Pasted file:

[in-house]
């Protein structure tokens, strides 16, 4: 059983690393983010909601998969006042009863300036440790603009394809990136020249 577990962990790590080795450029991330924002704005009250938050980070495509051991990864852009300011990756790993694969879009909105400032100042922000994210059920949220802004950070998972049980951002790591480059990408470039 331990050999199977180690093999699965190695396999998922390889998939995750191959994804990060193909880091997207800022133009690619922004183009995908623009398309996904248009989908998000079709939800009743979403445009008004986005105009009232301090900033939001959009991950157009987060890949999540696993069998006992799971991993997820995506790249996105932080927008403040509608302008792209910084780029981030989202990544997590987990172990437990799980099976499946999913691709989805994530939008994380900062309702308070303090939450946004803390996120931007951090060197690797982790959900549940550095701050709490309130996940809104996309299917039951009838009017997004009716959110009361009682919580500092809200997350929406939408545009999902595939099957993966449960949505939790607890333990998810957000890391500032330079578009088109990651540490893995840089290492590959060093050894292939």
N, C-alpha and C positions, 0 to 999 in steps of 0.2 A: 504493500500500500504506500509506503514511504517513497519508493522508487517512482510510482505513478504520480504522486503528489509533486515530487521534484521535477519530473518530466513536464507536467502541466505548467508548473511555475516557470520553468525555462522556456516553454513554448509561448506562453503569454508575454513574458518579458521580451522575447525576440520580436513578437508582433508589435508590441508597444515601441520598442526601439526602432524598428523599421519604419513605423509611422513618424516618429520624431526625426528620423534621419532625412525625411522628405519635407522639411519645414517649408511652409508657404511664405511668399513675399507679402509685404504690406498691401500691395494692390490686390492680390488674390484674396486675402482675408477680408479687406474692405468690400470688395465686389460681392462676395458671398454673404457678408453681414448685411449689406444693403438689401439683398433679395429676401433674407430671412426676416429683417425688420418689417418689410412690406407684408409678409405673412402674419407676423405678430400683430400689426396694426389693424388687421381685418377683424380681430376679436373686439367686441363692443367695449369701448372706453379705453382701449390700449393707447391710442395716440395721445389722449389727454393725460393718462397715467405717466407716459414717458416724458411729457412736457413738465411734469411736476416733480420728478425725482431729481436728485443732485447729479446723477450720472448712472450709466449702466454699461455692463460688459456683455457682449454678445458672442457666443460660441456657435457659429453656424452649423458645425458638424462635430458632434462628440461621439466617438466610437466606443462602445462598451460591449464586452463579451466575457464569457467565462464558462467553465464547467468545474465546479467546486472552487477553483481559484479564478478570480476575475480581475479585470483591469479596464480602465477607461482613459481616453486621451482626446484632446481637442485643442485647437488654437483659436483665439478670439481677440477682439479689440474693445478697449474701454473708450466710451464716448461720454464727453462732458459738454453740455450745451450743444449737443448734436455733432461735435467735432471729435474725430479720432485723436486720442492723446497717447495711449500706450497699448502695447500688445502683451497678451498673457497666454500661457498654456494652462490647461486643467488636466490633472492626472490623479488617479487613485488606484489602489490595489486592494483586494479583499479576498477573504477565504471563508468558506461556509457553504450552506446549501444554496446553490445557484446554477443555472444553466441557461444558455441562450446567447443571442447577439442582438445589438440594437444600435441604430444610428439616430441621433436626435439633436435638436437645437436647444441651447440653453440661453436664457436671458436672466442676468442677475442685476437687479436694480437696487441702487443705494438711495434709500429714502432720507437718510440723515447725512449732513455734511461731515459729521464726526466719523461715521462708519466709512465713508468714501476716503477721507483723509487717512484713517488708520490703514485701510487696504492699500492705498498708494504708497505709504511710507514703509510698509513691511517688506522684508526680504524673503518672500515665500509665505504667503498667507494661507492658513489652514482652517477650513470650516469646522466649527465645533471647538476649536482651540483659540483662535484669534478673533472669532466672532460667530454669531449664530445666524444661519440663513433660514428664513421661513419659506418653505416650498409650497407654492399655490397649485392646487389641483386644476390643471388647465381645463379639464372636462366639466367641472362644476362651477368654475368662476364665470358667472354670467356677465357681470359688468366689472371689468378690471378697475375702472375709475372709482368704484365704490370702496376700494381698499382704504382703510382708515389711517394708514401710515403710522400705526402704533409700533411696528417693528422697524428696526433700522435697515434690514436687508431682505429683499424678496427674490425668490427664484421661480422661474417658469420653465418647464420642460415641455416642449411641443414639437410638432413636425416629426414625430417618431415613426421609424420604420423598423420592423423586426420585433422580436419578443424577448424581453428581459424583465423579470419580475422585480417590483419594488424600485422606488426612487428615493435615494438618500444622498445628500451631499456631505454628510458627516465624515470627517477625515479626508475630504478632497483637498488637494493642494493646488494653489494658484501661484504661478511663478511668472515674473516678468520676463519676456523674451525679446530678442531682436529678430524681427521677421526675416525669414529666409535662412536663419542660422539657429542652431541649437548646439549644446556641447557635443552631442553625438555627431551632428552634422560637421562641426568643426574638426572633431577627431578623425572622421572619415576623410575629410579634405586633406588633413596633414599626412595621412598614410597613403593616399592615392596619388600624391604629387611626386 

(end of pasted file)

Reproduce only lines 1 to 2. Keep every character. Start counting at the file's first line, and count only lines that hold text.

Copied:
[in-house]
């Protein structure tokens, strides 16, 4: 059983690393983010909601998969006042009863300036440790603009394809990136020249 577990962990790590080795450029991330924002704005009250938050980070495509051991990864852009300011990756790993694969879009909105400032100042922000994210059920949220802004950070998972049980951002790591480059990408470039 331990050999199977180690093999699965190695396999998922390889998939995750191959994804990060193909880091997207800022133009690619922004183009995908623009398309996904248009989908998000079709939800009743979403445009008004986005105009009232301090900033939001959009991950157009987060890949999540696993069998006992799971991993997820995506790249996105932080927008403040509608302008792209910084780029981030989202990544997590987990172990437990799980099976499946999913691709989805994530939008994380900062309702308070303090939450946004803390996120931007951090060197690797982790959900549940550095701050709490309130996940809104996309299917039951009838009017997004009716959110009361009682919580500092809200997350929406939408545009999902595939099957993966449960949505939790607890333990998810957000890391500032330079578009088109990651540490893995840089290492590959060093050894292939």